The paper was written by Timothy Yaw Acheampong, iASK researcher and was released in a conference proceedings titled VIII International Winter Conference of Economics PhD Students and Researchers in 2022.
The COVID-19 pandemic that started out as a health crisis quickly turned into a global economic crisis resulting in the worse economic recession since the Great Depression of the 1930s. Following the global financial crisis of 2007-2008, the European Union set for itself various socioeconomic development targets that it aspired to achieve in its Europe 2020 strategy for smart, sustainable, and inclusive growth. Among 5 headline objectives, it was the aim of the EU Commission that 75 % of the population aged 20-64 should be employed and that 20 million less people should be at risk of poverty. The COVID-19 pandemic has inevitably impacted the achievement of these targets in one way or another. Yet, as the world enters the 3rd year of the pandemic, the nature and extent to which the Europe 2020 targets have been impacted in the various EU member countries is yet to be independently investigated using the most recent data. This paper therefore seeks to fill this empirical gap by answering the following questions: how has the COVID-19 pandemic affected the socioeconomic development aspects of the Europe 2020 strategy? Were the impacts symmetrical or asymmetrical across the various EU member countries? To answer these questions, quantitative statistical analysis techniques are used to compare the socioeconomic development indicators of V4, Central Europe and other EU member countries before and during the first year of the pandemic. The results suggest that the COVID-19 pandemic adversely impacted the achievement of the Europe 2020 targets with respect economic growth, employment and poverty. Whereas the V4 countries more adversely affected in terms of economic growth, they did better with respect to employment and the number of people at risk of poverty and social exclusion, when compared to other EU countries.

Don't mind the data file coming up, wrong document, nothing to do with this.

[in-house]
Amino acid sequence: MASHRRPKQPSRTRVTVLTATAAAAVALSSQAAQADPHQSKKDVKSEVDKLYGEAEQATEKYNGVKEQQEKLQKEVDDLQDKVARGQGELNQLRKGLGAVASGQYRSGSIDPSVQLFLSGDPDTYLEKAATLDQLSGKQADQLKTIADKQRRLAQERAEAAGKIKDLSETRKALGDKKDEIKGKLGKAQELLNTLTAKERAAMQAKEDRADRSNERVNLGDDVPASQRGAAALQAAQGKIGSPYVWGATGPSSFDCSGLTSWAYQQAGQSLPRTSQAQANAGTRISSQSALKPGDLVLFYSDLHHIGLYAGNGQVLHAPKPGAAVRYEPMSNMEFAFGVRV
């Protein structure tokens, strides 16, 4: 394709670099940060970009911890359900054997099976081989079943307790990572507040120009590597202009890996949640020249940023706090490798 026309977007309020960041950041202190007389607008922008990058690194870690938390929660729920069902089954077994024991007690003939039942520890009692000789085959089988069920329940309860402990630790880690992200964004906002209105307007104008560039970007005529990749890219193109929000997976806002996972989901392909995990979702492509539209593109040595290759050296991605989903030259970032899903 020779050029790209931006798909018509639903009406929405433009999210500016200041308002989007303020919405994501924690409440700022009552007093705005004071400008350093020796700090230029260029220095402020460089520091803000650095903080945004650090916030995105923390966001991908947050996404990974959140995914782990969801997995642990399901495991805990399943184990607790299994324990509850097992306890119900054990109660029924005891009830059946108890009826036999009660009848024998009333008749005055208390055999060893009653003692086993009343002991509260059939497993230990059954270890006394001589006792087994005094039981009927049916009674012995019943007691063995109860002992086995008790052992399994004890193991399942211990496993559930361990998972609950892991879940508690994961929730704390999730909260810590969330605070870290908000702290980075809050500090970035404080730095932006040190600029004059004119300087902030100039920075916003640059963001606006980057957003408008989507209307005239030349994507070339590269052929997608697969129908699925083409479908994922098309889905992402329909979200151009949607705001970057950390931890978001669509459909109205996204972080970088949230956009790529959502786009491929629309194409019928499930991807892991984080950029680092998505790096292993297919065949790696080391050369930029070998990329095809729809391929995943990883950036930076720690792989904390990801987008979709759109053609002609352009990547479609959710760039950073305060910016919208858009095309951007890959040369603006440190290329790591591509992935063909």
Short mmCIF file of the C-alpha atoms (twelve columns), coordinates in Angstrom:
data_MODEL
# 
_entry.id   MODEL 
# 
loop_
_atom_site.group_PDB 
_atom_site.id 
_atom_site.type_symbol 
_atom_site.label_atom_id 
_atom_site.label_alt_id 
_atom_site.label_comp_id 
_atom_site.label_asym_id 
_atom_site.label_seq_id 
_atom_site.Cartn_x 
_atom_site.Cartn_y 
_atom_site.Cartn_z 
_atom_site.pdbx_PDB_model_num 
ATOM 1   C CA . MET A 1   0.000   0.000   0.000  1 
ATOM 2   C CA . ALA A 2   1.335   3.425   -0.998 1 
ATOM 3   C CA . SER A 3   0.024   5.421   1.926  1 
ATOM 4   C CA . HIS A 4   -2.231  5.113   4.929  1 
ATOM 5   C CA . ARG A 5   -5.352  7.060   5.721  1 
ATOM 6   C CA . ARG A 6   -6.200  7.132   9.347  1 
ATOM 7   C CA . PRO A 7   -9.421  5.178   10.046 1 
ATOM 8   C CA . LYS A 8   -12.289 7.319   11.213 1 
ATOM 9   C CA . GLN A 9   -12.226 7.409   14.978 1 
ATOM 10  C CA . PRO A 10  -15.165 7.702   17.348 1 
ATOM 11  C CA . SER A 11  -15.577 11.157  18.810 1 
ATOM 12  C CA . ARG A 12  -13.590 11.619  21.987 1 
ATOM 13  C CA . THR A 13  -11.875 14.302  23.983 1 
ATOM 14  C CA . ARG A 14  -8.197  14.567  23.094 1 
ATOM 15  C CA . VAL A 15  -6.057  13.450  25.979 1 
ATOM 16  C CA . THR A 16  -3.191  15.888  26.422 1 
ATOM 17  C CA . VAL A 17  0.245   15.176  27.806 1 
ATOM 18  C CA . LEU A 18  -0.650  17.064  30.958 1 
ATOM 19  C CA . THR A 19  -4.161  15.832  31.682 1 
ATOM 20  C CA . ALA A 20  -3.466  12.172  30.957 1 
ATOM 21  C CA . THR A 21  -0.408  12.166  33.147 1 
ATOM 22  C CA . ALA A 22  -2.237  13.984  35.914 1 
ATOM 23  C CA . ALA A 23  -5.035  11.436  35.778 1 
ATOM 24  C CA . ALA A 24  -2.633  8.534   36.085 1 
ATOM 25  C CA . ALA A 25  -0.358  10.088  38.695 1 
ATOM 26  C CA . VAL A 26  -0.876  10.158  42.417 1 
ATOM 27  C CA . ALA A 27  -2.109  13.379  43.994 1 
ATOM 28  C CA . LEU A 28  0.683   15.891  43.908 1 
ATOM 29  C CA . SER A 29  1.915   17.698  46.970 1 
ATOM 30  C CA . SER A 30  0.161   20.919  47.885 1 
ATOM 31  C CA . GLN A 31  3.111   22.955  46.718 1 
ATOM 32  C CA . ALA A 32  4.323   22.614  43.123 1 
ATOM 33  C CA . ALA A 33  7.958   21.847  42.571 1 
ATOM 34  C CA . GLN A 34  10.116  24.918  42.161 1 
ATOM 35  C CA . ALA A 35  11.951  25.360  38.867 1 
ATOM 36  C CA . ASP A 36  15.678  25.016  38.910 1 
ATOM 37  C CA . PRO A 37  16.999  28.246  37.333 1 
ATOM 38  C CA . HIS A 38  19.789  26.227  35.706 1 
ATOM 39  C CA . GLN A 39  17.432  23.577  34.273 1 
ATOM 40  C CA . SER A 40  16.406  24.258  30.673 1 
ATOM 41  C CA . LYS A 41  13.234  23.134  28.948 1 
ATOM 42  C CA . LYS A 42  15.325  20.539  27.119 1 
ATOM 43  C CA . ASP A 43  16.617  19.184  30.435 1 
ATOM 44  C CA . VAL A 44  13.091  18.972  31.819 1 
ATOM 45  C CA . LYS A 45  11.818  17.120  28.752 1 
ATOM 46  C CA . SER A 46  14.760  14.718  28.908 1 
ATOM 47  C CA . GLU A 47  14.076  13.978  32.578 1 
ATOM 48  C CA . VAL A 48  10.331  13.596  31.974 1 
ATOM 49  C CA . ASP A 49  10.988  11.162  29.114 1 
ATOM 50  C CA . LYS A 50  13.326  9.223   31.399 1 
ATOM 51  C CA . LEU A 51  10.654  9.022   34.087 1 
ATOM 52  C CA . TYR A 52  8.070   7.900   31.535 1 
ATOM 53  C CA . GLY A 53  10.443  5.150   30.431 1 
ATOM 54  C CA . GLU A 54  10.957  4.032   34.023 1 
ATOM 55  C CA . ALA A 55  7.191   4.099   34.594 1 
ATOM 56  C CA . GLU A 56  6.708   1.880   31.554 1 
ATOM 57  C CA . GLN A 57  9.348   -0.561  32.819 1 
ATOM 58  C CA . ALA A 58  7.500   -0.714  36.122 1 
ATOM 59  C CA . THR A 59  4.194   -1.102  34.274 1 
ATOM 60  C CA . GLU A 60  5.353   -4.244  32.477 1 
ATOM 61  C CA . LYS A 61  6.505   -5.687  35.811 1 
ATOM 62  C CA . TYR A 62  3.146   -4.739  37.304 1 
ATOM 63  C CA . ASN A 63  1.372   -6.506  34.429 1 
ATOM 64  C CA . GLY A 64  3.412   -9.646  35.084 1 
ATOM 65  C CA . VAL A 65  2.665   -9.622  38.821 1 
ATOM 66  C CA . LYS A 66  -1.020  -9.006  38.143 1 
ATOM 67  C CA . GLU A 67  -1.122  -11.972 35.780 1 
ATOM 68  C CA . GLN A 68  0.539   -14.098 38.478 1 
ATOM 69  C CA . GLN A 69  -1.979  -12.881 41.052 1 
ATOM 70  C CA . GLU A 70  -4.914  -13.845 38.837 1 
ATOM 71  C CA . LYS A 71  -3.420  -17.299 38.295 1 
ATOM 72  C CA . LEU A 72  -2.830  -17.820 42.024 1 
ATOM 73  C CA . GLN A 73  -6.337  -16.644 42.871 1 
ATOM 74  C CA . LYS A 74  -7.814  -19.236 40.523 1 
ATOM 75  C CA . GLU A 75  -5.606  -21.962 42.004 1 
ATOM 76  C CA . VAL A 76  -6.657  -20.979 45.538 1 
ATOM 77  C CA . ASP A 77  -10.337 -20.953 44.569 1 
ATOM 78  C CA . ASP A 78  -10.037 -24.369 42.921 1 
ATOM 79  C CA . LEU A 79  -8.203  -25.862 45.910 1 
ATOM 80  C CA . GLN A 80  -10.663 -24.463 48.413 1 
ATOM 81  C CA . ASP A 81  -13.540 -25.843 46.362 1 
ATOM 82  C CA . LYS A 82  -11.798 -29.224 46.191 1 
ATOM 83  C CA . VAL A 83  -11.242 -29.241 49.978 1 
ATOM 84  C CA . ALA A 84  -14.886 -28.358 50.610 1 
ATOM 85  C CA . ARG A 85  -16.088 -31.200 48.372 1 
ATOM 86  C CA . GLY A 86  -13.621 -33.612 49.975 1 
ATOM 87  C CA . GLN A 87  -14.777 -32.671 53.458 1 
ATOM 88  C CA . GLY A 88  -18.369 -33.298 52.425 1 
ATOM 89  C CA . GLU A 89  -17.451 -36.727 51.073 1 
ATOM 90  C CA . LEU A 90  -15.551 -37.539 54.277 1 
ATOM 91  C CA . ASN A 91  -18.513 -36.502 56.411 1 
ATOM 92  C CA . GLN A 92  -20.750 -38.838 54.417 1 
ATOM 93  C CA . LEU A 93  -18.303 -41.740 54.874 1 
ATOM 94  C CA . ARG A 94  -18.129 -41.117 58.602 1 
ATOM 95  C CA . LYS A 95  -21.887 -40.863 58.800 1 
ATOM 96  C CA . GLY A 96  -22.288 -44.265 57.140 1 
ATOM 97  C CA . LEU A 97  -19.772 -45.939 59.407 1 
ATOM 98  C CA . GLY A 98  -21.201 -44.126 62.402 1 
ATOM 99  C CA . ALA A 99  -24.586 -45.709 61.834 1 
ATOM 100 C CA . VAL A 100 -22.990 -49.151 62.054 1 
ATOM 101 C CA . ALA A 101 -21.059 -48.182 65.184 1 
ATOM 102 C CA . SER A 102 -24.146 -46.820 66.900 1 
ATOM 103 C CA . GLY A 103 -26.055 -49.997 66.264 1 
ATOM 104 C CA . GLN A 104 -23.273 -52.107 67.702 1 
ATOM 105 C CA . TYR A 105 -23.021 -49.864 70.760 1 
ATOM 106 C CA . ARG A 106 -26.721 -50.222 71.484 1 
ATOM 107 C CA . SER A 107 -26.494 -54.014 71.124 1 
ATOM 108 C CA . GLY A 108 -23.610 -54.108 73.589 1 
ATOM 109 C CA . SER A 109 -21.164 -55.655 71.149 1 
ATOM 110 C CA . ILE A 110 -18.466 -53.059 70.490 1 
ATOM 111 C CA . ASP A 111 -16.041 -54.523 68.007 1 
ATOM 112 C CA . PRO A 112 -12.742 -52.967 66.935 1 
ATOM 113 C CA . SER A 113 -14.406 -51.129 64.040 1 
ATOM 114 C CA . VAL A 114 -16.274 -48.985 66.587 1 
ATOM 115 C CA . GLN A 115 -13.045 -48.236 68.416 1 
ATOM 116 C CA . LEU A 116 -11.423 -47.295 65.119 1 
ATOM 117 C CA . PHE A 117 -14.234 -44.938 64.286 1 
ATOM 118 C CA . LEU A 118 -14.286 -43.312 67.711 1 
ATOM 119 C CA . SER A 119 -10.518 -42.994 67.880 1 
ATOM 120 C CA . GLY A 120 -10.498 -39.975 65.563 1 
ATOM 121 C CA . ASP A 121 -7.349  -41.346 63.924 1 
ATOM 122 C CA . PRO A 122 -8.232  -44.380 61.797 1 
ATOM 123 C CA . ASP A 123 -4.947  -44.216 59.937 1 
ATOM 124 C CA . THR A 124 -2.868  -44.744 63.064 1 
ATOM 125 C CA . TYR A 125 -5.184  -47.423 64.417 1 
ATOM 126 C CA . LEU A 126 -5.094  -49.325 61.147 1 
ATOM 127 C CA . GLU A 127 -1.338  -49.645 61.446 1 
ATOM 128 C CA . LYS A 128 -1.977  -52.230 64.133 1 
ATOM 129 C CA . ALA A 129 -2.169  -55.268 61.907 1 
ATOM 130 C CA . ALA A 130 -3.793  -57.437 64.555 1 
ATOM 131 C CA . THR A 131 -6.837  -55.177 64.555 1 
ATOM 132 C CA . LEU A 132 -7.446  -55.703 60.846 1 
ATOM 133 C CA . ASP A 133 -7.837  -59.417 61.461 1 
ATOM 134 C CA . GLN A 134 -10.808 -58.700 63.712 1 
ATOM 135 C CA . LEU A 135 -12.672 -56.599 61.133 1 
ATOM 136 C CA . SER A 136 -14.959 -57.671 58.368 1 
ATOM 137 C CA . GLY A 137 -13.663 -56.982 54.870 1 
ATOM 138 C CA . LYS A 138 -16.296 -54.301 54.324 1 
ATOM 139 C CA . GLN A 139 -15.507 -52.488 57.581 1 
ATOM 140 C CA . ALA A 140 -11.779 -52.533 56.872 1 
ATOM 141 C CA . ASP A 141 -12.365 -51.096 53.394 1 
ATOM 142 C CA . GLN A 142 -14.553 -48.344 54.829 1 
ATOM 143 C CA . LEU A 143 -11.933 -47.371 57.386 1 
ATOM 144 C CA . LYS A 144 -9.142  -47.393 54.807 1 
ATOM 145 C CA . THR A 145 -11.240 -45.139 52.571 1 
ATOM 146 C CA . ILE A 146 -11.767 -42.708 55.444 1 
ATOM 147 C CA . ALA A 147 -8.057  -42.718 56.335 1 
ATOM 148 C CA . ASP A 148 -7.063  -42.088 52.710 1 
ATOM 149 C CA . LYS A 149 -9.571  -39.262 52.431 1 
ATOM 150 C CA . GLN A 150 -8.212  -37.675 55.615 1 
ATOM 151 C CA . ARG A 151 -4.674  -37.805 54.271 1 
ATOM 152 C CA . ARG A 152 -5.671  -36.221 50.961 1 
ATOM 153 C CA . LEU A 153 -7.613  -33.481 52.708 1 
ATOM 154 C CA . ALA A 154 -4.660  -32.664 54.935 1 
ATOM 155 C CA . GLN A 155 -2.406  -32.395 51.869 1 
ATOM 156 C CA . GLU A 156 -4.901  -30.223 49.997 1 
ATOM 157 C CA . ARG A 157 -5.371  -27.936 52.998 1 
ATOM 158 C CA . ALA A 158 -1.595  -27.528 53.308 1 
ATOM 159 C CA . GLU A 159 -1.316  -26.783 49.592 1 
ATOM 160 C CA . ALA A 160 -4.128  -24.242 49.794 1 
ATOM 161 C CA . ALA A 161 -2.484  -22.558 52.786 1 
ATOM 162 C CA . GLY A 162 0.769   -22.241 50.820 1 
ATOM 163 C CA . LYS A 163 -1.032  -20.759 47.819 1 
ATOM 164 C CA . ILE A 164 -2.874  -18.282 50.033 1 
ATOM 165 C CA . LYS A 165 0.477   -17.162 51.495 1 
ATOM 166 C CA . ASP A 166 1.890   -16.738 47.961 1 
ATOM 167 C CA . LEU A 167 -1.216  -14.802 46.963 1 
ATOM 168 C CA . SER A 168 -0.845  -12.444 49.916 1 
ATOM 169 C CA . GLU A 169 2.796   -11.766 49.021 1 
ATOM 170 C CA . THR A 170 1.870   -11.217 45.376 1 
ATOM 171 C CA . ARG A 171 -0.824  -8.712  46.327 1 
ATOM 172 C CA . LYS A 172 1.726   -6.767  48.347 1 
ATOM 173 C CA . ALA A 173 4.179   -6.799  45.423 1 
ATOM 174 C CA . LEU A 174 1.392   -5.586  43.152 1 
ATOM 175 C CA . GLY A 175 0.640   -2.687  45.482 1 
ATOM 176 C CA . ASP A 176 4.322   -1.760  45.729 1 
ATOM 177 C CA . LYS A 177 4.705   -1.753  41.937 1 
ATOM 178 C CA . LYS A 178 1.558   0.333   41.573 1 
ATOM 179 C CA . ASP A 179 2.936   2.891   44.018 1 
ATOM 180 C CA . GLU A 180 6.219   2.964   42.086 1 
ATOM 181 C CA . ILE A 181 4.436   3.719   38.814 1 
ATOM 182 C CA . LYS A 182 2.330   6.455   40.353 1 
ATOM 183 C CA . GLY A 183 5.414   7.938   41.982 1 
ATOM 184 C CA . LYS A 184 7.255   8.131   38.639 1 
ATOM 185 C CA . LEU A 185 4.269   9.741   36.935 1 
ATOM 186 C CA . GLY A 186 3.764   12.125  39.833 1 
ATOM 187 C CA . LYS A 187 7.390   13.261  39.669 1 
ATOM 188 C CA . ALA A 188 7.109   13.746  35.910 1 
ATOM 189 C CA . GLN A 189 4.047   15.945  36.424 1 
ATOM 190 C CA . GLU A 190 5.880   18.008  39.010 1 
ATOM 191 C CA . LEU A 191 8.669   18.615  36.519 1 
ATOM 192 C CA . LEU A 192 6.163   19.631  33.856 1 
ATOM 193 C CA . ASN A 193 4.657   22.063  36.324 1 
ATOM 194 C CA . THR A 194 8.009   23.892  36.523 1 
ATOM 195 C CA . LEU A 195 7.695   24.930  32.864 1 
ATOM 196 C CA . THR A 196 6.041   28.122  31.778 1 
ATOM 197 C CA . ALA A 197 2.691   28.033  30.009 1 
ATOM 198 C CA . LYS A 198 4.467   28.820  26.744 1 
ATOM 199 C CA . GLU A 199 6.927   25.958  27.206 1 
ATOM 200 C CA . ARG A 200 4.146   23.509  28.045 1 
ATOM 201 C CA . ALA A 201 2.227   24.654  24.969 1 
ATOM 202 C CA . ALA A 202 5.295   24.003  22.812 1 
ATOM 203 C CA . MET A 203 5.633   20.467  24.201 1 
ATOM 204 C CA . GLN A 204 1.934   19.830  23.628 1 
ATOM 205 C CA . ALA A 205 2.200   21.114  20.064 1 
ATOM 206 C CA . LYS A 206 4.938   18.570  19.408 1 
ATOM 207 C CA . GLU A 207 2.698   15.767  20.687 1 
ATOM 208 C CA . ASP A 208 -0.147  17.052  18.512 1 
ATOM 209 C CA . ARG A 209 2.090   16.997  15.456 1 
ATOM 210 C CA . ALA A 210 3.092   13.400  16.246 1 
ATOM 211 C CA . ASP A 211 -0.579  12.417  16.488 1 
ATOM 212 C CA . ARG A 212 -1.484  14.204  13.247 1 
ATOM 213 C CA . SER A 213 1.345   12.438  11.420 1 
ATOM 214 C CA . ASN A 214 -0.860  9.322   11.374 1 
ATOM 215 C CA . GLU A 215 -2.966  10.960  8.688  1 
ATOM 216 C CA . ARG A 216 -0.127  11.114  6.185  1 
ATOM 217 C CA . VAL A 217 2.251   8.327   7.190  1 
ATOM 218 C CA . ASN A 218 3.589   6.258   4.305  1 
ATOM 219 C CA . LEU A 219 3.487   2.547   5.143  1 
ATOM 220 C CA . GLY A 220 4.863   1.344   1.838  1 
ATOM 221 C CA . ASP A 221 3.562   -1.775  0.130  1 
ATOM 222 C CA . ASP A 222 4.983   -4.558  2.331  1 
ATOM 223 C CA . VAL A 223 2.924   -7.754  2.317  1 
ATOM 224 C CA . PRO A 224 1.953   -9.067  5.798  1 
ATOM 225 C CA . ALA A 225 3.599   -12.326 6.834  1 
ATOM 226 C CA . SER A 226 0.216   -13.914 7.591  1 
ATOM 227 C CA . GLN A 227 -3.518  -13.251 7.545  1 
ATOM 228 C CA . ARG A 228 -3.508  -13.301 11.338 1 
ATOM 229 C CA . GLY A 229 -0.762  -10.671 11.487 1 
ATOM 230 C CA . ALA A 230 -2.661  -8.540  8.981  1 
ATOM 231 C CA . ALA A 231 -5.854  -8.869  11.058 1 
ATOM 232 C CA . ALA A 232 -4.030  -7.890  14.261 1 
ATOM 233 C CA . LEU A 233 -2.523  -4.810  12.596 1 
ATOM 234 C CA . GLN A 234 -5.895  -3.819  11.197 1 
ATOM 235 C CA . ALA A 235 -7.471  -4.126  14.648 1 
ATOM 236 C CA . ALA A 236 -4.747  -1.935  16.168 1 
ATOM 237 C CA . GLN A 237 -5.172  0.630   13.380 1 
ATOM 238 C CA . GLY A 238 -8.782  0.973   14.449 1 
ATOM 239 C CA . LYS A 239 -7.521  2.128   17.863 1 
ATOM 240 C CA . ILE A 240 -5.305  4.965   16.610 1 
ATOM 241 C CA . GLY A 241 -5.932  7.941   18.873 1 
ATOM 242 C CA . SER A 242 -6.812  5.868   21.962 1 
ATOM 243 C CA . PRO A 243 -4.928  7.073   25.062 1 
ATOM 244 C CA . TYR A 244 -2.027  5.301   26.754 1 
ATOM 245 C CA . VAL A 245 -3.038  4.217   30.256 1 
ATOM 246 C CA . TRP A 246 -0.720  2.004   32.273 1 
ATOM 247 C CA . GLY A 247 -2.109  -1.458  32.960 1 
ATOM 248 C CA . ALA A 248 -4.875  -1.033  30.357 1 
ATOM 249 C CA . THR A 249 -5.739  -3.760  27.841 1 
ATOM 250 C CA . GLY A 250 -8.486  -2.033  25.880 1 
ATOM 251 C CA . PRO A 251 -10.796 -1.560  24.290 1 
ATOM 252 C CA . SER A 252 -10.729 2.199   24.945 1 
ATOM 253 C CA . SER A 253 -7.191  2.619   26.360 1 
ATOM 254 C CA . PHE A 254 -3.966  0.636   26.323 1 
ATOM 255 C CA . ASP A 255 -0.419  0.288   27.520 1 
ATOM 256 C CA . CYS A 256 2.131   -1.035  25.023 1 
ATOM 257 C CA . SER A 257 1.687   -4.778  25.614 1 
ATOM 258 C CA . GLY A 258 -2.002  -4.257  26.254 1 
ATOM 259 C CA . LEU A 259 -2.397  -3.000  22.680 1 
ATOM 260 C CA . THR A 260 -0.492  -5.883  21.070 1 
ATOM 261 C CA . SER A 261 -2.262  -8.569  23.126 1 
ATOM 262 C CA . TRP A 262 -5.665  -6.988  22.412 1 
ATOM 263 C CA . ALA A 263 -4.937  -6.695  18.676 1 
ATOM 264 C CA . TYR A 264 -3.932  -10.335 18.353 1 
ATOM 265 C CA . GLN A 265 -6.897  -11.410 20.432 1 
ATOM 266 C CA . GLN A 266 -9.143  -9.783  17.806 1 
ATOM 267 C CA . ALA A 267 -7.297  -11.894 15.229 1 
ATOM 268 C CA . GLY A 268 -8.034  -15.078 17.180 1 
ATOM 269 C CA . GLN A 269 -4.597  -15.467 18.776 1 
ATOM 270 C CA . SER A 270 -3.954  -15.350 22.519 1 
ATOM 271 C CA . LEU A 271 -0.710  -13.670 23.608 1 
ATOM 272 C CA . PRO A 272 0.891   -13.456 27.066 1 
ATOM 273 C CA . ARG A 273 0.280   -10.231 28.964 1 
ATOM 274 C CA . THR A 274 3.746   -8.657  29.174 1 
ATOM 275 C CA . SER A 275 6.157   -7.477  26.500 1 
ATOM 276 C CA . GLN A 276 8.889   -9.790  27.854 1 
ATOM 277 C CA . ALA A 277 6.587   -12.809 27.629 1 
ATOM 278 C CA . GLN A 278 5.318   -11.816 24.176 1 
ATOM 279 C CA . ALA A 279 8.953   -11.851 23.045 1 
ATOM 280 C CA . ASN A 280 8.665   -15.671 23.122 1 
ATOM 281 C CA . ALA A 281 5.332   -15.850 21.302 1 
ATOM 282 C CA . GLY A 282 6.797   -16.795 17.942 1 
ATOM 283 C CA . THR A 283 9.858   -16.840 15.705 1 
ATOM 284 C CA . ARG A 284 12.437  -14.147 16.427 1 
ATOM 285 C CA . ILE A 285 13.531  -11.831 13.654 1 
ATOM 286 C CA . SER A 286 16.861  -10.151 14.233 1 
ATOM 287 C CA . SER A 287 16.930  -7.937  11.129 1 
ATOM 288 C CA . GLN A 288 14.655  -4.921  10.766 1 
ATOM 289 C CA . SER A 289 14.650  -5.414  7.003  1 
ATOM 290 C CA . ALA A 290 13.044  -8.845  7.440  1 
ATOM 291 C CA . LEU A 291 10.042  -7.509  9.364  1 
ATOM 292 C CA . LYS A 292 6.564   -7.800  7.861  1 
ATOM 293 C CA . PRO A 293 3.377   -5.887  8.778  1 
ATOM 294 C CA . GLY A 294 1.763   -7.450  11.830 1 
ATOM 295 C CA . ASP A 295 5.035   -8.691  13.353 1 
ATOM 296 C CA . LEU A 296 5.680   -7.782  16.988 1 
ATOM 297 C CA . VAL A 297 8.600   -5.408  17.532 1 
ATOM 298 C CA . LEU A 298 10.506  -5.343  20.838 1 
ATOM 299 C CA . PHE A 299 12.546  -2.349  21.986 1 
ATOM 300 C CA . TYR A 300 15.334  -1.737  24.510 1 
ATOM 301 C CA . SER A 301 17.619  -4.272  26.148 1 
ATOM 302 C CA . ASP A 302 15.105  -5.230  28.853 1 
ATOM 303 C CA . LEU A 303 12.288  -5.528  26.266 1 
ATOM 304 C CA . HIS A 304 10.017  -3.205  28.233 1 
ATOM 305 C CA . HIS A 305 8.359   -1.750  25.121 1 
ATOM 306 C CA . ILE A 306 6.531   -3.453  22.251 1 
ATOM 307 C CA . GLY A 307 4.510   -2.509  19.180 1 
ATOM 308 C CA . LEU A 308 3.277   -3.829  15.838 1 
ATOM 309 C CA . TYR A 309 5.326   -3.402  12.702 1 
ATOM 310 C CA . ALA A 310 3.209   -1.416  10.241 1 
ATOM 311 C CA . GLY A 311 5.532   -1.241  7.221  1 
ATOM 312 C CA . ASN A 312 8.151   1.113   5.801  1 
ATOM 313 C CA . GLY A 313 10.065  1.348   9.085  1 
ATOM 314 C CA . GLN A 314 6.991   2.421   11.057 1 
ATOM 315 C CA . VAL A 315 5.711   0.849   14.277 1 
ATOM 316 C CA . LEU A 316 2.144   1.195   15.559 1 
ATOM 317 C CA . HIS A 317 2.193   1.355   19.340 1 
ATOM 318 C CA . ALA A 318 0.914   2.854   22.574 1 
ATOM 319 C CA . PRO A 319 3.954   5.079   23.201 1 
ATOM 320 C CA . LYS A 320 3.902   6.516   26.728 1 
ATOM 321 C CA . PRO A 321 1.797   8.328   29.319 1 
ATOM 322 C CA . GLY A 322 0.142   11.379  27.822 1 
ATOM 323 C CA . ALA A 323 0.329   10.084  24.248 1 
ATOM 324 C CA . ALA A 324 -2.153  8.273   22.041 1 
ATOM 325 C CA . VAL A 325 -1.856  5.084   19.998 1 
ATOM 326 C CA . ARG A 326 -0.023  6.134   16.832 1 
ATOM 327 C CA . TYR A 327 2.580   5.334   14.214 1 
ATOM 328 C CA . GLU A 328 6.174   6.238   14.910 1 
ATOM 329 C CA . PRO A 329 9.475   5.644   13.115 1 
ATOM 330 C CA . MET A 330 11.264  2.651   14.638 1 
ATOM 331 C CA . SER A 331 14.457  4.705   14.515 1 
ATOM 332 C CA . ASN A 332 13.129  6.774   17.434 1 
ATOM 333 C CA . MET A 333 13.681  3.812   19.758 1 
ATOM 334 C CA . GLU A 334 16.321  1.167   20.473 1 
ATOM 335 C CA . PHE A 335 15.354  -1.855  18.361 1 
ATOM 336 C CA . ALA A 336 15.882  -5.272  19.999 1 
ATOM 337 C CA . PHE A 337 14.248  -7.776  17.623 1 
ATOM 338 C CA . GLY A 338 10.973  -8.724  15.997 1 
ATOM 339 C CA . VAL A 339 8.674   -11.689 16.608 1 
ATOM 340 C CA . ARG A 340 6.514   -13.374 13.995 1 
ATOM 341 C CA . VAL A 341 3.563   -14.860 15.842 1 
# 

Keywords: COVID-19; socioeconomic development; V4 and Central Europe; Europe 2020
The full text study is available HERE.